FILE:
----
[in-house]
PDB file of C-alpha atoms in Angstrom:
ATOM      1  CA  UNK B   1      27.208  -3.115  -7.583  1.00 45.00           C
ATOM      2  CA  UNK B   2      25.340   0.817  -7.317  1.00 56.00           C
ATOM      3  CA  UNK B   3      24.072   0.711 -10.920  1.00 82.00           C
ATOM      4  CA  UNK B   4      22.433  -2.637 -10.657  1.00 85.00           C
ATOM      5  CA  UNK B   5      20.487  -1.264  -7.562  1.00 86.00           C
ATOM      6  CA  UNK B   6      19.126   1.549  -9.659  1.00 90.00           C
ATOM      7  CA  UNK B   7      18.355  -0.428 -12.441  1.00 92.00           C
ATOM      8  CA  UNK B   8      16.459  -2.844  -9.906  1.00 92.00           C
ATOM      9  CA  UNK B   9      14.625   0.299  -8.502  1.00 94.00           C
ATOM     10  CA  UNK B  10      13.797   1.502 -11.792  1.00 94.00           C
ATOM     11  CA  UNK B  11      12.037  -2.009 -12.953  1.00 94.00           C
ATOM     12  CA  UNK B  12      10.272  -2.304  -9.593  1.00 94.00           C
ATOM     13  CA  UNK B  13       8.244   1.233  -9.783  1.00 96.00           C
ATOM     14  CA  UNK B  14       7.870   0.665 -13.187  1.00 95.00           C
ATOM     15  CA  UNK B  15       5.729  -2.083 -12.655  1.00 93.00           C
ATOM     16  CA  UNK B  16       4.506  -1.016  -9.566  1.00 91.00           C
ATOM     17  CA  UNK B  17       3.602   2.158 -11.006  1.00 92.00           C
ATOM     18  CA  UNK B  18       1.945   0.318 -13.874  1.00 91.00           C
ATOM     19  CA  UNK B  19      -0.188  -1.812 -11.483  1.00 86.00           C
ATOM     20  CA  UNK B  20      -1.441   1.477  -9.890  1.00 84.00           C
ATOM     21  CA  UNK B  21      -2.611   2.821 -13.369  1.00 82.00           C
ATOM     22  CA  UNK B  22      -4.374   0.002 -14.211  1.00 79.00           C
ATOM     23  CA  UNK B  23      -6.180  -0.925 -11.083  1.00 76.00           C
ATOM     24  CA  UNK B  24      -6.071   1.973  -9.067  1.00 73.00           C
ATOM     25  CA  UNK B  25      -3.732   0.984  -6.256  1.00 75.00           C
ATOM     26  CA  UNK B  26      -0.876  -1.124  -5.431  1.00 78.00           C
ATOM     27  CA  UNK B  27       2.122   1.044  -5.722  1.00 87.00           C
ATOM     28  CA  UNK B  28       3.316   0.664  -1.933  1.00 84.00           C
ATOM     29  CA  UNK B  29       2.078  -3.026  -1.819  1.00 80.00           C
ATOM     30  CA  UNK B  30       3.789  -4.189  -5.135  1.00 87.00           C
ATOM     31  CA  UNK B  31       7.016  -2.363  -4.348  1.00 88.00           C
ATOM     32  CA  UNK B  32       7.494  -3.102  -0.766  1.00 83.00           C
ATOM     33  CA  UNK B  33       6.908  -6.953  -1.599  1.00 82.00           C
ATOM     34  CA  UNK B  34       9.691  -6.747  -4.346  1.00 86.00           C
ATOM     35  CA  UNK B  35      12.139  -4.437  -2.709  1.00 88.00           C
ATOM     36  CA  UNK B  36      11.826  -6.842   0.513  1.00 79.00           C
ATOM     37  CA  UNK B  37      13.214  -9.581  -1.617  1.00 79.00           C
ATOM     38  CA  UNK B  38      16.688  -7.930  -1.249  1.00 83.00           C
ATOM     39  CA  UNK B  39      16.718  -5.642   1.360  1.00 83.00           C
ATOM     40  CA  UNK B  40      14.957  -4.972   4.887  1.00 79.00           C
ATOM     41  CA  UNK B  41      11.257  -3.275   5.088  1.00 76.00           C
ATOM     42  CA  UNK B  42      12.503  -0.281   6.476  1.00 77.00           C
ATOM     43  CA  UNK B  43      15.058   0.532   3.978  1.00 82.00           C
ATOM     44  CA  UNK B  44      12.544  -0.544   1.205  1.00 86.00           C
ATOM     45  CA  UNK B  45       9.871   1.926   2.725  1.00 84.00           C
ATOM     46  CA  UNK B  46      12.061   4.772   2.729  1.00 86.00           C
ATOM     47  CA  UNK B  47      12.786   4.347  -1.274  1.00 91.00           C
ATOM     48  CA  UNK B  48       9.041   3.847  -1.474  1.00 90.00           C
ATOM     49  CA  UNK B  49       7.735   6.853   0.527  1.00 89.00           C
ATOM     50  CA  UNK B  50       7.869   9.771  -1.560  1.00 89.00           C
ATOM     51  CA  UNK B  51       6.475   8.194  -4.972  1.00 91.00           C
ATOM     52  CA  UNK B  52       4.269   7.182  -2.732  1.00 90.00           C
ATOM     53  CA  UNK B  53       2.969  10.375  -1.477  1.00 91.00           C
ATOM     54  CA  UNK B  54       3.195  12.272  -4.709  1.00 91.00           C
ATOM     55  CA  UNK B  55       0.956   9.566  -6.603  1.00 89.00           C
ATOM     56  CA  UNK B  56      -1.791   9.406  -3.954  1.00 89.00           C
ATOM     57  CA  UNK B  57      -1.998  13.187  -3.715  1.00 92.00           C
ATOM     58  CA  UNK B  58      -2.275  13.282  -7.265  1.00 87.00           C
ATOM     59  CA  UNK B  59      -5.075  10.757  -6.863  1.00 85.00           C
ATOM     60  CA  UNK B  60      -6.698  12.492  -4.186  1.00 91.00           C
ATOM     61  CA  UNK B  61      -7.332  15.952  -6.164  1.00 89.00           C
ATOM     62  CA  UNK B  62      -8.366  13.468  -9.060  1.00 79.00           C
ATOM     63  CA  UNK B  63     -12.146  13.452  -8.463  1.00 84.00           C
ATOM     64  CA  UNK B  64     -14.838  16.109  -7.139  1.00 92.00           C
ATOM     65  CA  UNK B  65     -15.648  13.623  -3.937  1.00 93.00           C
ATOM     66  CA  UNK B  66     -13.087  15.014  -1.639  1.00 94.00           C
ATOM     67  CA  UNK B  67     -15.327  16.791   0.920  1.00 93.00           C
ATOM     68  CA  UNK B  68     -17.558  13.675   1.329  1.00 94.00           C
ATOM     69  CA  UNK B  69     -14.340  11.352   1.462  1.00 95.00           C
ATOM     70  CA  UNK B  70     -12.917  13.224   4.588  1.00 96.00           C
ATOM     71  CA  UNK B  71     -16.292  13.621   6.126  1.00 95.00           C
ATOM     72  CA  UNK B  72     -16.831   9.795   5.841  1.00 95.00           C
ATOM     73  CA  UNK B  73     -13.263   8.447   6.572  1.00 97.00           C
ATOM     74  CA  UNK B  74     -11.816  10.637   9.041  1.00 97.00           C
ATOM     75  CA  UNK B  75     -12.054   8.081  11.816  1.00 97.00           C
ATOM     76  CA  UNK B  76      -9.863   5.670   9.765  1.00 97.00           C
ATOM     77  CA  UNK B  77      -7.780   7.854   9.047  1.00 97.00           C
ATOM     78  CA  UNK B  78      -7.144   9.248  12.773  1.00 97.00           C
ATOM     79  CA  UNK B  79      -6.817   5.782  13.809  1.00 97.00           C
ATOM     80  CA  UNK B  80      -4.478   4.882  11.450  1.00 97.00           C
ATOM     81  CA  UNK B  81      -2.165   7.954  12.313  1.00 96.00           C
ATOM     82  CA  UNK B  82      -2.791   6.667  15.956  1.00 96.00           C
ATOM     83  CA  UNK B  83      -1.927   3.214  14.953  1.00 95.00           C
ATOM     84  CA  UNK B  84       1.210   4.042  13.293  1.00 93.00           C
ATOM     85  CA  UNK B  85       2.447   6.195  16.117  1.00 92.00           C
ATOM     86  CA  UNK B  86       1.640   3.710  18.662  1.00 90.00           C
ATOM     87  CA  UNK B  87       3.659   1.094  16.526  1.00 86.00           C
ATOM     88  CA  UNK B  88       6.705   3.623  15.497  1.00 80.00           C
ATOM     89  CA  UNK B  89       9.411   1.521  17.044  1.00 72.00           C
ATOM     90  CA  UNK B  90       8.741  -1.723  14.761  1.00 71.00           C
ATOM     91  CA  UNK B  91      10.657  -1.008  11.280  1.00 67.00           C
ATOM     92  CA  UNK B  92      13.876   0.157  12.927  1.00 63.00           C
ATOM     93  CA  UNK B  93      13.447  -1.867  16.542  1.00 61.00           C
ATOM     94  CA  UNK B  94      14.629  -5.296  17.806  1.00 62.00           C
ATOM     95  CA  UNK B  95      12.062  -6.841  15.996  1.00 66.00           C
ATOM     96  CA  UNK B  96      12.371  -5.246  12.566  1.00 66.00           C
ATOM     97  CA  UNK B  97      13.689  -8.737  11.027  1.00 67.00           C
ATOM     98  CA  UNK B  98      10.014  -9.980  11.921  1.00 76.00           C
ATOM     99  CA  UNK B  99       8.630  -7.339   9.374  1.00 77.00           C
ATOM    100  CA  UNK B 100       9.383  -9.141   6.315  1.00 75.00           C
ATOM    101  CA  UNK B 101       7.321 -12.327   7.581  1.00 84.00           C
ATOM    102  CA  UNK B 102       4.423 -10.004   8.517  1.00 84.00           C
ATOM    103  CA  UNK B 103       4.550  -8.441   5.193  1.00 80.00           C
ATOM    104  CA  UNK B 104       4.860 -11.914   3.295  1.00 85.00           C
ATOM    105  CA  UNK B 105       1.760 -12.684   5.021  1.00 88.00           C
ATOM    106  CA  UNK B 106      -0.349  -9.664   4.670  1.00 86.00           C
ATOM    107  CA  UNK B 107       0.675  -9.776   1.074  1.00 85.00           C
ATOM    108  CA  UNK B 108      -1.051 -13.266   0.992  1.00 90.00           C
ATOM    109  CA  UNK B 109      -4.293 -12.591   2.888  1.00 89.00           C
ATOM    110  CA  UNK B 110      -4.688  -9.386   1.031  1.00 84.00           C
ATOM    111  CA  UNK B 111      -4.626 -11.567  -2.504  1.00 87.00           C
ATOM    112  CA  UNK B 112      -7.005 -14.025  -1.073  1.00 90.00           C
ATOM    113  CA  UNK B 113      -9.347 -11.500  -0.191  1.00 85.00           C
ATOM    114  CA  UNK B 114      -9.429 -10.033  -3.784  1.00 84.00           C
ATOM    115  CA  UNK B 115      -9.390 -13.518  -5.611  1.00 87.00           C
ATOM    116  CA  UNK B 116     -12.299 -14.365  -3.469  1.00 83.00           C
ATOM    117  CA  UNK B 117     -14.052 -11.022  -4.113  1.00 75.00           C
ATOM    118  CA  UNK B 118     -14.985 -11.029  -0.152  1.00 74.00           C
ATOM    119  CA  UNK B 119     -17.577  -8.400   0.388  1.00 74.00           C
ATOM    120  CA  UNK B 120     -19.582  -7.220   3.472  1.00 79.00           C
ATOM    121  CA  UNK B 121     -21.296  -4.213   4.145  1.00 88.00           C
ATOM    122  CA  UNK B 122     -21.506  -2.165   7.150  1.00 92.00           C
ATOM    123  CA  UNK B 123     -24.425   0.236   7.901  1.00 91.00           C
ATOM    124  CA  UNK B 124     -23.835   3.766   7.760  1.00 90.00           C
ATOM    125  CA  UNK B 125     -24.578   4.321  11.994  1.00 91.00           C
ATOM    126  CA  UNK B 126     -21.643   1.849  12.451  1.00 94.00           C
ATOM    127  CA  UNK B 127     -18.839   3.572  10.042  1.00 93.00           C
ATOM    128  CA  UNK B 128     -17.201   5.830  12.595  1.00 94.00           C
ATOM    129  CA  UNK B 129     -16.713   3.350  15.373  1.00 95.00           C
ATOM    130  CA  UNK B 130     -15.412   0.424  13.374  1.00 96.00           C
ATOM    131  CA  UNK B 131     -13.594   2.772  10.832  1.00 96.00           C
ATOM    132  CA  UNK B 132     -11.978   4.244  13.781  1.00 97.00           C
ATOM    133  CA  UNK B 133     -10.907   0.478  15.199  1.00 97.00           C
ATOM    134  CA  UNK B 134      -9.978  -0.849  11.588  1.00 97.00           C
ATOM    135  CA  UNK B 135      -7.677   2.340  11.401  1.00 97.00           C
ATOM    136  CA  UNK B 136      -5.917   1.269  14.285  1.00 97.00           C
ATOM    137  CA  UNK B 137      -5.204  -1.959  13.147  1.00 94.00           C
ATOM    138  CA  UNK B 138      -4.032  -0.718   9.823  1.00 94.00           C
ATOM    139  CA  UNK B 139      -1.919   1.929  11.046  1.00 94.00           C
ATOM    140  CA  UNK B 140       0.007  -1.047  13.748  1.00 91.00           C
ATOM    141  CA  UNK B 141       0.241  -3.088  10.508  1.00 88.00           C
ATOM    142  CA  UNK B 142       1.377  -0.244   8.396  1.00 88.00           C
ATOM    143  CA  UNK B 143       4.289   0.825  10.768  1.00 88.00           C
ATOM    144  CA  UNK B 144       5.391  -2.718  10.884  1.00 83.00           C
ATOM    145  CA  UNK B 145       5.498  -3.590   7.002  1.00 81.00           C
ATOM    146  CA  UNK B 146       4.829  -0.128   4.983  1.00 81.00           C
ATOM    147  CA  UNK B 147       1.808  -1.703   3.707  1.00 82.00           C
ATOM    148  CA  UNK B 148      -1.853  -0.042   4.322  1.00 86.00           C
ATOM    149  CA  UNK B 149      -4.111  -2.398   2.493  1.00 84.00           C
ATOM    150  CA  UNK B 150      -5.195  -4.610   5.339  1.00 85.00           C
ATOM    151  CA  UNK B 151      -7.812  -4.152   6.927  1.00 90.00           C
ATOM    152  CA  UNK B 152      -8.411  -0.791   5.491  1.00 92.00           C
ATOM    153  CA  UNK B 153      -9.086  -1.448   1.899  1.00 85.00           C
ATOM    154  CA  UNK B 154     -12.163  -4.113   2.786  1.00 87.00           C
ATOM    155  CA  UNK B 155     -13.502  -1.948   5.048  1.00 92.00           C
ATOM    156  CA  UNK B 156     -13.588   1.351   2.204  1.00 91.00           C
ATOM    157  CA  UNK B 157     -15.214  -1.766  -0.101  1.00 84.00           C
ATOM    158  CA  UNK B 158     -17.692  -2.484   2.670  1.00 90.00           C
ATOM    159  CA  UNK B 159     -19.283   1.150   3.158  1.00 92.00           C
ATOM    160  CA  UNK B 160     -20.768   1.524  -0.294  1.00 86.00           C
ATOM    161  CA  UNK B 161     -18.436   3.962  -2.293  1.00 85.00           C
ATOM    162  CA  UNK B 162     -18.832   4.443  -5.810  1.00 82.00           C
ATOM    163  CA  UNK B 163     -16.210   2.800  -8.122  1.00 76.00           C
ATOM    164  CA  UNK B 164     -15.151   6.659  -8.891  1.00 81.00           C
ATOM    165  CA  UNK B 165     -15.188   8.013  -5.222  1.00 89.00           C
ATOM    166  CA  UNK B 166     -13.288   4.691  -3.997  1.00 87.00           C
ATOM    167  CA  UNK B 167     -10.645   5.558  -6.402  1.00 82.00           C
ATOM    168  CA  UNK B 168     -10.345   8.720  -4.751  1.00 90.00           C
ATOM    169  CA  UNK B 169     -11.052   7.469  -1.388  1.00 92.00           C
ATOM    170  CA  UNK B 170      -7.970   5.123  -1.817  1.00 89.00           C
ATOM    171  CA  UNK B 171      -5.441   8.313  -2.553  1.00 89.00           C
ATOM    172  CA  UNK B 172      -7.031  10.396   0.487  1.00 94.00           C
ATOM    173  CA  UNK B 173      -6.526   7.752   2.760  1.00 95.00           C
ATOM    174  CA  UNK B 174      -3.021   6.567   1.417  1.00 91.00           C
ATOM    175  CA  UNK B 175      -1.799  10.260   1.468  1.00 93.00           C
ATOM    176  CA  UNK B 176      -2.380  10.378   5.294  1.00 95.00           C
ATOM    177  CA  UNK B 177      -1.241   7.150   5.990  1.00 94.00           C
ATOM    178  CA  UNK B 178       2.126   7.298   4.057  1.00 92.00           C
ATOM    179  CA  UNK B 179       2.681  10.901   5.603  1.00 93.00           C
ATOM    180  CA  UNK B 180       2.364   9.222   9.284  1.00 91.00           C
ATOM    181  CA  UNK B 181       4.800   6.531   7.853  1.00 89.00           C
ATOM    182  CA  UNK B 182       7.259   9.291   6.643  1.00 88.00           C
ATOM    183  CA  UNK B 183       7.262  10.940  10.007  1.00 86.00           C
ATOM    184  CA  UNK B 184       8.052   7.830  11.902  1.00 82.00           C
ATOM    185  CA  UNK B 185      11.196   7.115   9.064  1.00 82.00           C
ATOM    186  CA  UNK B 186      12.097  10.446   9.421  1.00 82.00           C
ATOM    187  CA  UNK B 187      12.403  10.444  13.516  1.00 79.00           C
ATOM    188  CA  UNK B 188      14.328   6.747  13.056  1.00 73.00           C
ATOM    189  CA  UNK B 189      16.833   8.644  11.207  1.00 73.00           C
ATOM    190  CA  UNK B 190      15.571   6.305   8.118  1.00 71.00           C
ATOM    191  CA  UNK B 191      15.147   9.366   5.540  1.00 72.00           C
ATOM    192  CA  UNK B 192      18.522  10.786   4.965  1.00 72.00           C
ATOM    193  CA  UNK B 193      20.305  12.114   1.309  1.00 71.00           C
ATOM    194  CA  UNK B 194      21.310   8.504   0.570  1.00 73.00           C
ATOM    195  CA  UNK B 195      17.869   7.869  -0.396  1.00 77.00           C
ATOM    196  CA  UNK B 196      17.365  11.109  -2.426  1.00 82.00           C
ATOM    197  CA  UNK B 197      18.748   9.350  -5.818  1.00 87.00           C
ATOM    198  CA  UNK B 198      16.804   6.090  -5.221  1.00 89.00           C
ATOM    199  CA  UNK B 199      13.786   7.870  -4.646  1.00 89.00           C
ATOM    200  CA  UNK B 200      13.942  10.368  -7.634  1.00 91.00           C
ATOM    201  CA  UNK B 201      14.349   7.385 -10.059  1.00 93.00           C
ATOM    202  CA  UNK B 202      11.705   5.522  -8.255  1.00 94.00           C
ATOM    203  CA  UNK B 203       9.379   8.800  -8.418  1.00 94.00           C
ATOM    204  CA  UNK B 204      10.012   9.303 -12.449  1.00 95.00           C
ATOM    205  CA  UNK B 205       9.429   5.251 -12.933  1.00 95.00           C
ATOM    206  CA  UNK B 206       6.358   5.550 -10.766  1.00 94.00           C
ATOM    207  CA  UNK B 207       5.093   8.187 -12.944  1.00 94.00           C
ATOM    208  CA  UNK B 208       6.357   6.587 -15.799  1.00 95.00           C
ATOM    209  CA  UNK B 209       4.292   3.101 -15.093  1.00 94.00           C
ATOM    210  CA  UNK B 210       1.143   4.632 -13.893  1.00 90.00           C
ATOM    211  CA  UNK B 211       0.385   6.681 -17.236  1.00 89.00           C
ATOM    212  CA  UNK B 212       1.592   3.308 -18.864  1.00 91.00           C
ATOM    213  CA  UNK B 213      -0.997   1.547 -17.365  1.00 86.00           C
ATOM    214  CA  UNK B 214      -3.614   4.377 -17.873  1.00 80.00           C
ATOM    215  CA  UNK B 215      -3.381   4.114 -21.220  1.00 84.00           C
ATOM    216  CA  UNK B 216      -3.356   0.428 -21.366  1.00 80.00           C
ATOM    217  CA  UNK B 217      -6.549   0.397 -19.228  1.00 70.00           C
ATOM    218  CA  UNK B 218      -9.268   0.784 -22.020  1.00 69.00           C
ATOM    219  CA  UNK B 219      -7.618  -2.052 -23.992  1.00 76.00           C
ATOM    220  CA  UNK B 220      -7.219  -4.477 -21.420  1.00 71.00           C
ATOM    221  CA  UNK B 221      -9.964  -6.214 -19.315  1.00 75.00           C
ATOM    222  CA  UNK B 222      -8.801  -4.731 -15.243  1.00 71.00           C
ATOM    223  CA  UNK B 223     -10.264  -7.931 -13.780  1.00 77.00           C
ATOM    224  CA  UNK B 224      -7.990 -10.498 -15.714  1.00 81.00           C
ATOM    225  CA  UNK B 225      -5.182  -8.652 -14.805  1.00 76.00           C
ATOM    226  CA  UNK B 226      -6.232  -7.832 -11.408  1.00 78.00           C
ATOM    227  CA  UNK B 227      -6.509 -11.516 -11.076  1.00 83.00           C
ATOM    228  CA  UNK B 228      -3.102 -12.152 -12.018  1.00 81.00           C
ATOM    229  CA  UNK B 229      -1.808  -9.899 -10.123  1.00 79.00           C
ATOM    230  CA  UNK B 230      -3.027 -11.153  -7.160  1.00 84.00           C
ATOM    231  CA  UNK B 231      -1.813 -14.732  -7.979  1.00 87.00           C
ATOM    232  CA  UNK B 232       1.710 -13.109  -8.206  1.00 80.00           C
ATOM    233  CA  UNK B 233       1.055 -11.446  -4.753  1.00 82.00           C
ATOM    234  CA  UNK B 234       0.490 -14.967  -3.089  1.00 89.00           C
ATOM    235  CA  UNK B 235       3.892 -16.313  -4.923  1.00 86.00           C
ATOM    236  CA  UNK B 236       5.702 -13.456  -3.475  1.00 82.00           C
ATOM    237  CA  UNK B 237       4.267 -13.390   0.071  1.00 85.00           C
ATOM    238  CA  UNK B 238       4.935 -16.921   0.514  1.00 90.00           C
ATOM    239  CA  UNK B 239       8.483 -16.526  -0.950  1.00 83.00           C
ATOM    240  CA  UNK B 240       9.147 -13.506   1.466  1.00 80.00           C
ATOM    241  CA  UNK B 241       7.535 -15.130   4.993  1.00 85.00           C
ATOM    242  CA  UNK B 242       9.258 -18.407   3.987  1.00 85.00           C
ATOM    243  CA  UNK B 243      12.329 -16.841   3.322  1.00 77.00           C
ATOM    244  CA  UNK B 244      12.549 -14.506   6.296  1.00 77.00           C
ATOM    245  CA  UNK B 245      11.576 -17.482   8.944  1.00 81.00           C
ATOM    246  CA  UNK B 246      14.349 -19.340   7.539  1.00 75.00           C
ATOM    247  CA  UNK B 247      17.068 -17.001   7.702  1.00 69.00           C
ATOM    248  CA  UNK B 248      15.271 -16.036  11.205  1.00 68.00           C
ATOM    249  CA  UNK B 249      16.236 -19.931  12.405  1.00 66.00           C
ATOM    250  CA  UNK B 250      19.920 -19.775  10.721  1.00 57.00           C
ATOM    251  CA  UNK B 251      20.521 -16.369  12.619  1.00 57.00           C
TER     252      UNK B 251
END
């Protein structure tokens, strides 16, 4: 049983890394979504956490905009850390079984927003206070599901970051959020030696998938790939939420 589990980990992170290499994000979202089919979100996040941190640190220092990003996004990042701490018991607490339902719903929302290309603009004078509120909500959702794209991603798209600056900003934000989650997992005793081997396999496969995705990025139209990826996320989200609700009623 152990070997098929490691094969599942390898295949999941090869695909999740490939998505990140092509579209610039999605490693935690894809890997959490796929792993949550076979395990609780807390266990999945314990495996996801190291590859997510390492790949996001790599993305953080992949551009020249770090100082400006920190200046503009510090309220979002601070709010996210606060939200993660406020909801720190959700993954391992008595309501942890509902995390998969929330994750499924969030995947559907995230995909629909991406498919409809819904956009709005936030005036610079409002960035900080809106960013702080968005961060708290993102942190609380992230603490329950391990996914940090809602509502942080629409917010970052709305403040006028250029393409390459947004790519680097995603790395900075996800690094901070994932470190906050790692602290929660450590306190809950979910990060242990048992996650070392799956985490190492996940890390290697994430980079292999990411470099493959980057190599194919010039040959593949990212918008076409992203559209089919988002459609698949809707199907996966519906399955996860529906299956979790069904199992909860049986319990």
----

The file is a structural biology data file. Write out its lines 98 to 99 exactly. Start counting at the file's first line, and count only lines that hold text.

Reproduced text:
ATOM     96  CA  UNK B  96      12.371  -5.246  12.566  1.00 66.00           C
ATOM     97  CA  UNK B  97      13.689  -8.737  11.027  1.00 67.00           C